The Internet of Things will put IT to its ultimate test by creating infinite new opportunities to digitize products and services, generate and analyze new data to improve customer satisfaction, and discover new ways to gain a competitive advantage across nearly every industry. In order to help corporate business units to capitalize on the rapidly evolving IoT opportunities, IT must stand up to a new set of challenges. In his session at @ThingsExpo, Jeff Kaplan, Managing Director of THINKstrategies, will examine why IT must finally fulfill its role in support of its SBUs or face a new round of...
The BPM world is going through some evolution or changes where traditional business process management solutions really have nowhere to go in terms of development of the road map. In this demo at 15th Cloud Expo, Kyle Hansen, Director of Professional Services at AgilePoint, shows AgilePoint’s unique approach to dealing with this market circumstance by developing a rapid application composition or development framework.
The Internet of Things will greatly expand the opportunities for data collection and new business models driven off of that data. In her session at @ThingsExpo, Esmeralda Swartz, CMO of MetraTech, discussed how for this to be effective you not only need to have infrastructure and operational models capable of utilizing this new phenomenon, but increasingly service providers will need to convince a skeptical public to participate. Get ready to show them the money!

ARMONK, N.Y., Nov. 20, 2014 /PRNewswire/ --  IBM (NYSE: IBM) today announced that it is bringing a greater level of control, security and flexibility to cloud-based application development and delivery with a single-tenant version of Bluemix, IBM's platform-as-a-service. The new platform enables developers to build ap...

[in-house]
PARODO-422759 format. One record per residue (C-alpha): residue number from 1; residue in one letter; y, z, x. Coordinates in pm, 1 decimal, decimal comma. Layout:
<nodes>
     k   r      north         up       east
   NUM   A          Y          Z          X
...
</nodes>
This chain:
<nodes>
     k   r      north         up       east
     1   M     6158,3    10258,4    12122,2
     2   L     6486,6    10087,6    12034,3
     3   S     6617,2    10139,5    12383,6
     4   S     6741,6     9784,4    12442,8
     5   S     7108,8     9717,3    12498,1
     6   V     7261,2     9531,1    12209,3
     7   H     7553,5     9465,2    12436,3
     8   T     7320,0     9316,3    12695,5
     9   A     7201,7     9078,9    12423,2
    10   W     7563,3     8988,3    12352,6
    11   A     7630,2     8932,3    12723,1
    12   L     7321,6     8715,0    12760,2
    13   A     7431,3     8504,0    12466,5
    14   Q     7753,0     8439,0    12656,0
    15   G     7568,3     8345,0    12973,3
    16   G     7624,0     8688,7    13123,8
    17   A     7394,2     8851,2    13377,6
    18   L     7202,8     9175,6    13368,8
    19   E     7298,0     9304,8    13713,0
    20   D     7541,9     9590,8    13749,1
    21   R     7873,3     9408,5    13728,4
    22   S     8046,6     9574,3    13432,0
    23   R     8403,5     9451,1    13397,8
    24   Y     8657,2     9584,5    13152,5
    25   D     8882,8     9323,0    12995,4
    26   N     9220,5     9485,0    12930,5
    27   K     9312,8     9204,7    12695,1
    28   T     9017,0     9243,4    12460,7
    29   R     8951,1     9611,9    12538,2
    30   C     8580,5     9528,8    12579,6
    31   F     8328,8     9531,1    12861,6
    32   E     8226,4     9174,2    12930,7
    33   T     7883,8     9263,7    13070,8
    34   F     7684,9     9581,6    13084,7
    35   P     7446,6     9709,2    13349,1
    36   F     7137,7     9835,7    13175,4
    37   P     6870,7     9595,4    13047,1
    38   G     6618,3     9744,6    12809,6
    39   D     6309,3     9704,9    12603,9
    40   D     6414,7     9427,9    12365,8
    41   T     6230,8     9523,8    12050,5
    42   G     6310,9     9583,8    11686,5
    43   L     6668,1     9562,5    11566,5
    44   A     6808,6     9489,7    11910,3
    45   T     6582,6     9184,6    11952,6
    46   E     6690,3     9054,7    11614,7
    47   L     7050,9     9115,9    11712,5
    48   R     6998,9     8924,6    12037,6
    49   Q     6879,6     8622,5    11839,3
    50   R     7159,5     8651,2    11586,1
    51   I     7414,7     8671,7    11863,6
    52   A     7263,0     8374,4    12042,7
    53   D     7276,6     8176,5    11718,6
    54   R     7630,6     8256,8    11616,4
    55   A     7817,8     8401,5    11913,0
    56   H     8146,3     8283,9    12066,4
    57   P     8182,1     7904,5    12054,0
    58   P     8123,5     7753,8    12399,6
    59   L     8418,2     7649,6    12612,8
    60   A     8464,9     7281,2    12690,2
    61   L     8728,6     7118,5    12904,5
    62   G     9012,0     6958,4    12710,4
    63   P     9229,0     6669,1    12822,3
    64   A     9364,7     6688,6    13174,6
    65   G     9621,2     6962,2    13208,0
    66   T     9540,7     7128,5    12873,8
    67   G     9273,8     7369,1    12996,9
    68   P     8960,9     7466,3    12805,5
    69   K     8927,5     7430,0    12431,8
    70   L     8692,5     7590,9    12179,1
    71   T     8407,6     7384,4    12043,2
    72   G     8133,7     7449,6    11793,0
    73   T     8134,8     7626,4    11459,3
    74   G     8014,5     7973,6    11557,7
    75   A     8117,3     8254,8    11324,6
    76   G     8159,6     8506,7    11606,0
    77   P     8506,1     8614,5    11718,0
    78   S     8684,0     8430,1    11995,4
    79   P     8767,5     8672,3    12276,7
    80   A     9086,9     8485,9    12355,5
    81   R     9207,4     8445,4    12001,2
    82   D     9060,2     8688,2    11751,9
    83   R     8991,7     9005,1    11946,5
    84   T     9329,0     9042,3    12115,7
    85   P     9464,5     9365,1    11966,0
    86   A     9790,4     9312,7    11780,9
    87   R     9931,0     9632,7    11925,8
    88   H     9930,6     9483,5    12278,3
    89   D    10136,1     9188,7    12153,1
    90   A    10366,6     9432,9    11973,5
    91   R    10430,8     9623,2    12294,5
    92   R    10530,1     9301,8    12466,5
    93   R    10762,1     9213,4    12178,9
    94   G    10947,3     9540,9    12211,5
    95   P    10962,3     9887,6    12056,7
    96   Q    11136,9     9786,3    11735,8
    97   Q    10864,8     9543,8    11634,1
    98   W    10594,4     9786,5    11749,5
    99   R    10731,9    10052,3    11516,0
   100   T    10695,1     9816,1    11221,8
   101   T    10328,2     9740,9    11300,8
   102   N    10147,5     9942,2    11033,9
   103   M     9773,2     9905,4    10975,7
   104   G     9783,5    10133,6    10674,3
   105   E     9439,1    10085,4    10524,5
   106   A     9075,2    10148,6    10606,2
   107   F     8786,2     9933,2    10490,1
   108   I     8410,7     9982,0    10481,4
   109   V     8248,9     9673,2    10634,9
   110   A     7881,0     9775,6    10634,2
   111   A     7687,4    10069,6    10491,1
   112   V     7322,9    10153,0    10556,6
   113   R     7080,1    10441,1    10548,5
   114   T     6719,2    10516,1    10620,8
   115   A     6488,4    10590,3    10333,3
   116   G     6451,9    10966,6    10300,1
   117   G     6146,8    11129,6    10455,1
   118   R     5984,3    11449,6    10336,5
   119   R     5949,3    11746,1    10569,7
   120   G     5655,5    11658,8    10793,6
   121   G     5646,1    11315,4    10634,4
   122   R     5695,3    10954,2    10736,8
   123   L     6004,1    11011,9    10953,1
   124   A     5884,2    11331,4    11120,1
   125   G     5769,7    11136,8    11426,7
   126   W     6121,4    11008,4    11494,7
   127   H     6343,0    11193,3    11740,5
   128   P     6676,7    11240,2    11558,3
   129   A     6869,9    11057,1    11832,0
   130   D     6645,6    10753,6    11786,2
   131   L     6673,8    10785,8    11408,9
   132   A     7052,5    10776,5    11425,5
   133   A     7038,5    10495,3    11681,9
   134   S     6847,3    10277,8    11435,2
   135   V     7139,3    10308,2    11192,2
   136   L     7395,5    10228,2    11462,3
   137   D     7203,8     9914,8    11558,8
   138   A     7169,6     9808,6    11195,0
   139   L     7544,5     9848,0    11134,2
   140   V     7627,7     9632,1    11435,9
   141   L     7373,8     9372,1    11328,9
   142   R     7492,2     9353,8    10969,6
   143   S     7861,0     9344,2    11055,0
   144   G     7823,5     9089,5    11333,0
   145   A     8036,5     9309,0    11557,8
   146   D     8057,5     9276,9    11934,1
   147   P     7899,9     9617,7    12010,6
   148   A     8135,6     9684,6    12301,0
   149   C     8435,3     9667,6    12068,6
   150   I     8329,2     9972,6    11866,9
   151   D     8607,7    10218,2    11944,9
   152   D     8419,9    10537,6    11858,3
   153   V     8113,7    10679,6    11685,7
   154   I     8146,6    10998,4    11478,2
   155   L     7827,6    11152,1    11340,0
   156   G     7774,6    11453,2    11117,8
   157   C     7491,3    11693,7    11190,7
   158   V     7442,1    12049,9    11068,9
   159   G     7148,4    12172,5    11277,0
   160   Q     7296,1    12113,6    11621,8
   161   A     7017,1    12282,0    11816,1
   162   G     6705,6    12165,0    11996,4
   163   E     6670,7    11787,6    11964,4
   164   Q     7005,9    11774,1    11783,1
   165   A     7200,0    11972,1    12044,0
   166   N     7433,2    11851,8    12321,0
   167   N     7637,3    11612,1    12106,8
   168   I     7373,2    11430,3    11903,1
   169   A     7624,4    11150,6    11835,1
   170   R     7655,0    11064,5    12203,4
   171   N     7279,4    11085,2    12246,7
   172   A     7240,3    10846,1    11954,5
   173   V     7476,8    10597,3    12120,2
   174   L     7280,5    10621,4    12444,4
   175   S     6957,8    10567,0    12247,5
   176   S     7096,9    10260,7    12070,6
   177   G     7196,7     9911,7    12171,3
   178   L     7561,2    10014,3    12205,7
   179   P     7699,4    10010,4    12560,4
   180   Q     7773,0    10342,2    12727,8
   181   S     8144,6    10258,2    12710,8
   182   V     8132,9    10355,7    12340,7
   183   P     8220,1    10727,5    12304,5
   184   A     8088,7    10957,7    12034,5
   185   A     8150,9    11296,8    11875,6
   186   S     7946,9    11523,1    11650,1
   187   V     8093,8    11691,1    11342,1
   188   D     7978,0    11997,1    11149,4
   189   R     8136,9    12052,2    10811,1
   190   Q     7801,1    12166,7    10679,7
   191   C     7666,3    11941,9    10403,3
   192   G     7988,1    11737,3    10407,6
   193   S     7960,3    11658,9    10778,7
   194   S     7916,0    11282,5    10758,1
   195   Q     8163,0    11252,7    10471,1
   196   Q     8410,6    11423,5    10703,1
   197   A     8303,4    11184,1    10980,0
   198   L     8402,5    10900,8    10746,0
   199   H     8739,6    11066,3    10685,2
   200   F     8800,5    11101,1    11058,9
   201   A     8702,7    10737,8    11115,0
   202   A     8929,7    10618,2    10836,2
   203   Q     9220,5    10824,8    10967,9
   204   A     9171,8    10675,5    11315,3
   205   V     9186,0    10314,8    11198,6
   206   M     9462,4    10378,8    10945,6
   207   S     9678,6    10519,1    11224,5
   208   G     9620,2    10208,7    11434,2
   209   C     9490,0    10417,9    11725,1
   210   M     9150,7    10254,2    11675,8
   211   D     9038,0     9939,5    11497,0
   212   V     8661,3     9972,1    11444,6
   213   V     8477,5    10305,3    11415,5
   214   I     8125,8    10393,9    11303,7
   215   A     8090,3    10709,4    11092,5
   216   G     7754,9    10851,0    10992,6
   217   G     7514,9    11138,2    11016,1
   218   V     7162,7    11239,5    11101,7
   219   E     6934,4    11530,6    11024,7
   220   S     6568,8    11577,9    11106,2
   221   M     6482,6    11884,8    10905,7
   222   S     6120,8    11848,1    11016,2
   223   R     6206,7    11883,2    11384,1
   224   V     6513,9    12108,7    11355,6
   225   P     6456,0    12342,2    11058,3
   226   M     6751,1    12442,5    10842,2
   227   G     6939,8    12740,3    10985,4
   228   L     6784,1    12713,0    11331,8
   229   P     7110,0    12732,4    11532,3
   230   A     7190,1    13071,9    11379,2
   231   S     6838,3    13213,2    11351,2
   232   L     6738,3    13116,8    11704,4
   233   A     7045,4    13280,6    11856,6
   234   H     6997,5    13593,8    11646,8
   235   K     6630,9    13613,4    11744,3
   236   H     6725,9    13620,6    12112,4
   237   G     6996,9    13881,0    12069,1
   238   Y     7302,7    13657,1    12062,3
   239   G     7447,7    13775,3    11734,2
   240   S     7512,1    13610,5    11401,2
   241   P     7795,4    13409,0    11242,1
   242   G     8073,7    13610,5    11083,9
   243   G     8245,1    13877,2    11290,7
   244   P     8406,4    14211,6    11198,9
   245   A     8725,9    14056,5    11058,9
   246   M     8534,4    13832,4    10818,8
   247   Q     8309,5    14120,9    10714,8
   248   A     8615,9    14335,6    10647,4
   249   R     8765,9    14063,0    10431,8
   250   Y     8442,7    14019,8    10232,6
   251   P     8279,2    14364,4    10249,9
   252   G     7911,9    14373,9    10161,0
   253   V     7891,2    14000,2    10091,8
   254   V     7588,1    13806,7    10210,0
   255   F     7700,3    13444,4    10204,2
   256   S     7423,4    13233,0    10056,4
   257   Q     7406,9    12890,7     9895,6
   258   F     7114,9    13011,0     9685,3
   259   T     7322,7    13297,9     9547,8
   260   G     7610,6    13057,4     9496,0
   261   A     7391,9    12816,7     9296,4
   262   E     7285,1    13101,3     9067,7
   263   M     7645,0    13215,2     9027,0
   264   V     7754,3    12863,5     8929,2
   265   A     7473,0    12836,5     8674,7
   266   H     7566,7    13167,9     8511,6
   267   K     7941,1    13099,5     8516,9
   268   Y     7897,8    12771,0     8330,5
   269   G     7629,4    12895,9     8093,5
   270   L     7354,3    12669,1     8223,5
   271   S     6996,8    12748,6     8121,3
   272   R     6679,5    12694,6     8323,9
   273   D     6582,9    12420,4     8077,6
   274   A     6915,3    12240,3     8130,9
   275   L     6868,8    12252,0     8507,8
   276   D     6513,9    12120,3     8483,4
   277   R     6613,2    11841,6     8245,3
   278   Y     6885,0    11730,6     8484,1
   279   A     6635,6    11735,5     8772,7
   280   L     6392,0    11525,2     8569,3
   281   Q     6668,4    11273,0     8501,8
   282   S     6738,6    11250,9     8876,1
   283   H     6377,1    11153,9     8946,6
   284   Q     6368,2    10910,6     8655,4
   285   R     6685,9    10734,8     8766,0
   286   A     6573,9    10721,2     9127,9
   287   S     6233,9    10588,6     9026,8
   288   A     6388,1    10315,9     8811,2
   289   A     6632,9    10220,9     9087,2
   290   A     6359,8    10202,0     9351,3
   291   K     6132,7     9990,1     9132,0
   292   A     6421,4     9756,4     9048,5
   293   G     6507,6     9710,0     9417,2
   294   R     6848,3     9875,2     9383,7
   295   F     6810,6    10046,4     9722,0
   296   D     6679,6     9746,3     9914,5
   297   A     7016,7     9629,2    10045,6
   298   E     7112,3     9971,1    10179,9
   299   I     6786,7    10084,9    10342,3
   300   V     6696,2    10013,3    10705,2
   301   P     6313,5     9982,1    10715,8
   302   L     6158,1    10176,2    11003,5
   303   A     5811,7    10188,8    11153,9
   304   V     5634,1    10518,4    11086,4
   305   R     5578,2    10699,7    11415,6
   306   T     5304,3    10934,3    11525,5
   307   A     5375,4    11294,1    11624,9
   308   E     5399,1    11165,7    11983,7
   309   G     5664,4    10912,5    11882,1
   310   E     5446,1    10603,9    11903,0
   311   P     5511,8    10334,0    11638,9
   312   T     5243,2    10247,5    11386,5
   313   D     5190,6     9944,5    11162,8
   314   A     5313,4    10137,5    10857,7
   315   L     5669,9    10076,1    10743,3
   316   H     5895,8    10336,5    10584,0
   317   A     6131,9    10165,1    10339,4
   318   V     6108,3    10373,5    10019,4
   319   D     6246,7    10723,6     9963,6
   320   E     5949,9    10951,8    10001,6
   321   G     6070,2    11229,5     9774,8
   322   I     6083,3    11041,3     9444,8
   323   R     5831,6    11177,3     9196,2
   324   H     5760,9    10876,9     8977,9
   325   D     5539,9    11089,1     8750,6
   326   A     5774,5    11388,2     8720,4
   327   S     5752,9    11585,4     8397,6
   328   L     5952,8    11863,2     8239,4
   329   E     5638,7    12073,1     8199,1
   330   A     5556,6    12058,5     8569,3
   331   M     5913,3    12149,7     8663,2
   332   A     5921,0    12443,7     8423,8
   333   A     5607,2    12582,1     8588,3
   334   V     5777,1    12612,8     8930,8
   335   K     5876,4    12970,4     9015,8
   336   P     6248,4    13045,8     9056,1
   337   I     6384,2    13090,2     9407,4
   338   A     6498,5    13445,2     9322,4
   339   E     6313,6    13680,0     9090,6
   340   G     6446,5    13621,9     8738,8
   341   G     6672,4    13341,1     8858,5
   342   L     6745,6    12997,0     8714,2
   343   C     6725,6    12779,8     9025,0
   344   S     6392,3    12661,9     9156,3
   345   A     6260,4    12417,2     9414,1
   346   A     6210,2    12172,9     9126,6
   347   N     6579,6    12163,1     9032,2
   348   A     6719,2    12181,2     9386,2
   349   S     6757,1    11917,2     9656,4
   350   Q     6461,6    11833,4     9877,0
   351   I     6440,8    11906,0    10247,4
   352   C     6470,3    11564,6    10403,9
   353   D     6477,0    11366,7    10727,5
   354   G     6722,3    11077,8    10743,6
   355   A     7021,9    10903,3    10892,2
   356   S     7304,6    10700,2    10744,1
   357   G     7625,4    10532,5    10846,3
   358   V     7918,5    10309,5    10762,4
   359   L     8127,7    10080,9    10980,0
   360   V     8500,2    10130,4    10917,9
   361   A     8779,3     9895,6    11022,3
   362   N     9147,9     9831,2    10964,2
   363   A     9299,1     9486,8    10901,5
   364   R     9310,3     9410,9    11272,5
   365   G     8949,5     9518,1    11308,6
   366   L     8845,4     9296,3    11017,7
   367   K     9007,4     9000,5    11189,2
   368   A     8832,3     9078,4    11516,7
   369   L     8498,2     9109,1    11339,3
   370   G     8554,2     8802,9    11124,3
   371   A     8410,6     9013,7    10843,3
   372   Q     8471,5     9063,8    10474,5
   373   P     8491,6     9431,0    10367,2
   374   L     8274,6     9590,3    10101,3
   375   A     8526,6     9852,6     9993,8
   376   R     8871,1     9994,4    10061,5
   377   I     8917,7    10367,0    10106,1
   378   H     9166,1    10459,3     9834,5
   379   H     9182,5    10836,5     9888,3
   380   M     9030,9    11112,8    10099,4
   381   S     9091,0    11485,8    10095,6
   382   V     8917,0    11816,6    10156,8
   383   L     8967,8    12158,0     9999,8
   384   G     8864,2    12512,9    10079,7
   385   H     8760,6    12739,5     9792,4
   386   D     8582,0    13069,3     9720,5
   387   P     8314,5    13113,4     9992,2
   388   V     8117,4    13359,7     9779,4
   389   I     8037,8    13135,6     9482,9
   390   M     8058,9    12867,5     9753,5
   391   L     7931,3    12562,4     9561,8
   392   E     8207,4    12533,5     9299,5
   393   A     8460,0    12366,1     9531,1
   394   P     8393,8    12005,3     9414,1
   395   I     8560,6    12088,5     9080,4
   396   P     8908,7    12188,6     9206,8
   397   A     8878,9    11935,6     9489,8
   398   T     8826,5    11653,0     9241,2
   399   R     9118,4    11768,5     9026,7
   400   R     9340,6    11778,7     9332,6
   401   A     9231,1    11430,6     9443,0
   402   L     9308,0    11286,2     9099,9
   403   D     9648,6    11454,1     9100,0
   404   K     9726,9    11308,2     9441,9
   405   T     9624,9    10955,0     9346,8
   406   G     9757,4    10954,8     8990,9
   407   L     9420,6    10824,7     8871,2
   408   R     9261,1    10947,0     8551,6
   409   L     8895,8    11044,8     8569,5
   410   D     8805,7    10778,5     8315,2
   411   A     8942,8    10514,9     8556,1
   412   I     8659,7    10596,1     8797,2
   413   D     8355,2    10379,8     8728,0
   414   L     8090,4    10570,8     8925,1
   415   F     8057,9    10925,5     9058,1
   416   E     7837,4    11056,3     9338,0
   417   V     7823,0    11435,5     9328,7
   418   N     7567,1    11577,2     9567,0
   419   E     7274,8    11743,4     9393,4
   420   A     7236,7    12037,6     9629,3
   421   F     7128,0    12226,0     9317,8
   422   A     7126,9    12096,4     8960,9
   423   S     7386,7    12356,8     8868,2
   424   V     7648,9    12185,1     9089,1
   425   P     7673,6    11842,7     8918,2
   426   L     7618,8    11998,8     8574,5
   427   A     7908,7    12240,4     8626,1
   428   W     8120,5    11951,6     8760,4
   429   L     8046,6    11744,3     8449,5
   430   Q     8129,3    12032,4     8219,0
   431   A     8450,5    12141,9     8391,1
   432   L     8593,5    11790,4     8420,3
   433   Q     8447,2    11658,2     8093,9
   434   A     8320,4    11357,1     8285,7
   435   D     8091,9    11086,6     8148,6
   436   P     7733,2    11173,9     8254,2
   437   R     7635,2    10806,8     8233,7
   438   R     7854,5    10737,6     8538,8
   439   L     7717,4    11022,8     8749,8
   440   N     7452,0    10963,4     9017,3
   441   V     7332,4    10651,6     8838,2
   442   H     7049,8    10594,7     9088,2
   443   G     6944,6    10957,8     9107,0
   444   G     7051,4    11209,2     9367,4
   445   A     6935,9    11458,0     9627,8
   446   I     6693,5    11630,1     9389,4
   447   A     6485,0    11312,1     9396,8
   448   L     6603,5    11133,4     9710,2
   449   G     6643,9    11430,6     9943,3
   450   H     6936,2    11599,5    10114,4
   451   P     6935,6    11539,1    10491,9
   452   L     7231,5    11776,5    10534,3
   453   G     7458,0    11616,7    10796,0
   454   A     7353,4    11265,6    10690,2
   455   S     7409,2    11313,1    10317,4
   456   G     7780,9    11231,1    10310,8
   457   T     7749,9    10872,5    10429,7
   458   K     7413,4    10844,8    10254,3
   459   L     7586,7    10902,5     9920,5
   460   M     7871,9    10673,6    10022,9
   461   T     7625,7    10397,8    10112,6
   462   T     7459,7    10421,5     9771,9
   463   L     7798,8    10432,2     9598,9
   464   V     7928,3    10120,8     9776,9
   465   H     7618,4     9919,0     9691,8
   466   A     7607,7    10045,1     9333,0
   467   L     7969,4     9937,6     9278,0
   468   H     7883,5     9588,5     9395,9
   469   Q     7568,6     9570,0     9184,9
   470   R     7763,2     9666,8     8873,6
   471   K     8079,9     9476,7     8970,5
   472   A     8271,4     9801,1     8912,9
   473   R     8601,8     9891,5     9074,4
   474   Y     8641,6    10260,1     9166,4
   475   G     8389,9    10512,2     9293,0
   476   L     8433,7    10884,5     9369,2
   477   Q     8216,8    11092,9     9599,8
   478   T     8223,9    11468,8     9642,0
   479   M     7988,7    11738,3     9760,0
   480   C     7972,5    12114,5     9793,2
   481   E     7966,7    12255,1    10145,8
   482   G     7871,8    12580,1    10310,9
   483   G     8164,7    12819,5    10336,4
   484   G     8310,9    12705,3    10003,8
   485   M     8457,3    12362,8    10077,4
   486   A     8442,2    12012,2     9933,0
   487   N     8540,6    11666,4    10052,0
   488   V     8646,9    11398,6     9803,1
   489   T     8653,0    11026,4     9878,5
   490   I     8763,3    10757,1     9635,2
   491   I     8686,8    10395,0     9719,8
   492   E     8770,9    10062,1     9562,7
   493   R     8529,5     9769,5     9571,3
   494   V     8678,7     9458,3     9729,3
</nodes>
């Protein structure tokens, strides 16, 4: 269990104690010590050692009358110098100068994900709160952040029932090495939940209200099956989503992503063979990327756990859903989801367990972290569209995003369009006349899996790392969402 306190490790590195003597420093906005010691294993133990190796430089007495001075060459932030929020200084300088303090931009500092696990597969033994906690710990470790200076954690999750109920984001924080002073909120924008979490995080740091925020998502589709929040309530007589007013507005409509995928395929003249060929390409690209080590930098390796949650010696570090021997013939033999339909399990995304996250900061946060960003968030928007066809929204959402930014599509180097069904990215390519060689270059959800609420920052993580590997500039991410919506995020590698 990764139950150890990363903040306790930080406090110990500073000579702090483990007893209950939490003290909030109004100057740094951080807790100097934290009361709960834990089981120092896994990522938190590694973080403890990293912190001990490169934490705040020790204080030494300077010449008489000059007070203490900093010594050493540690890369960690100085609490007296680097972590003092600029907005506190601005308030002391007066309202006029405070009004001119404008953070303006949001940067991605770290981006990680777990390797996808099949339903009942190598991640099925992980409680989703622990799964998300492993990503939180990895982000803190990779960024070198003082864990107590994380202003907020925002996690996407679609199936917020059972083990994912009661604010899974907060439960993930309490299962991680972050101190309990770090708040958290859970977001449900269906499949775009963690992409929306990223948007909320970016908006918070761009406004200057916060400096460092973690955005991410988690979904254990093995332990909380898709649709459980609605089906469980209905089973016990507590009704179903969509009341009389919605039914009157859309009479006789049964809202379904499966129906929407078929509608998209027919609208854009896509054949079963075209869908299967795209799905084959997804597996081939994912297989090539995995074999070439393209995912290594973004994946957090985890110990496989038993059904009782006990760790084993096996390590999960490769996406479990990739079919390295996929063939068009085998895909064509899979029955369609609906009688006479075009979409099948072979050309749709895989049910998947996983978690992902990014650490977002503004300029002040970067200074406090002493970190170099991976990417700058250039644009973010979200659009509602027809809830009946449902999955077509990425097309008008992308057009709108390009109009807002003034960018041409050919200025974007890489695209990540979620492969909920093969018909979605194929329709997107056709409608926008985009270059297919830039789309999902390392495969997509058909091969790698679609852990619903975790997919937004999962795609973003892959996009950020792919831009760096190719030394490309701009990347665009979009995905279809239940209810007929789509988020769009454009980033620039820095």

Building low-cost wearable devices can enhance the quality of our lives. In his session at Internet of @ThingsExpo, Sai Yamanoor, Embedded Software Engineer at Altschool, provided an example of putting together a small keychain within a $50 budget that educates the user about the air quality in their surroundings. He also provided examples such as building a wearable device that provides transit or recreational information. He then reviewed the resources available to build wearable devices at home including open source hardware, the raw materials required and the options available to power s...
The Internet of Things is not new. Historically, smart businesses have used its basic concept of leveraging data to drive better decision making and have capitalized on those insights to realize additional revenue opportunities. So, what has changed to make the Internet of Things one of the hottest topics in tech? In his session at @ThingsExpo, Chris Gray, Director, Embedded and Internet of Things, discussed the underlying factors that are driving the economics of intelligent systems. Discover how hardware commoditization, the ubiquitous nature of connectivity, and the emergence of Big Data a...
The Internet of Things promises to transform businesses (and lives), but navigating the business and technical path to success can be difficult to understand. In his session at @ThingsExpo, Sean Lorenz, Technical Product Manager for Xively at LogMeIn, demonstrated how to approach creating broadly successful connected customer solutions using real world business transformation studies including New England BioLabs and more.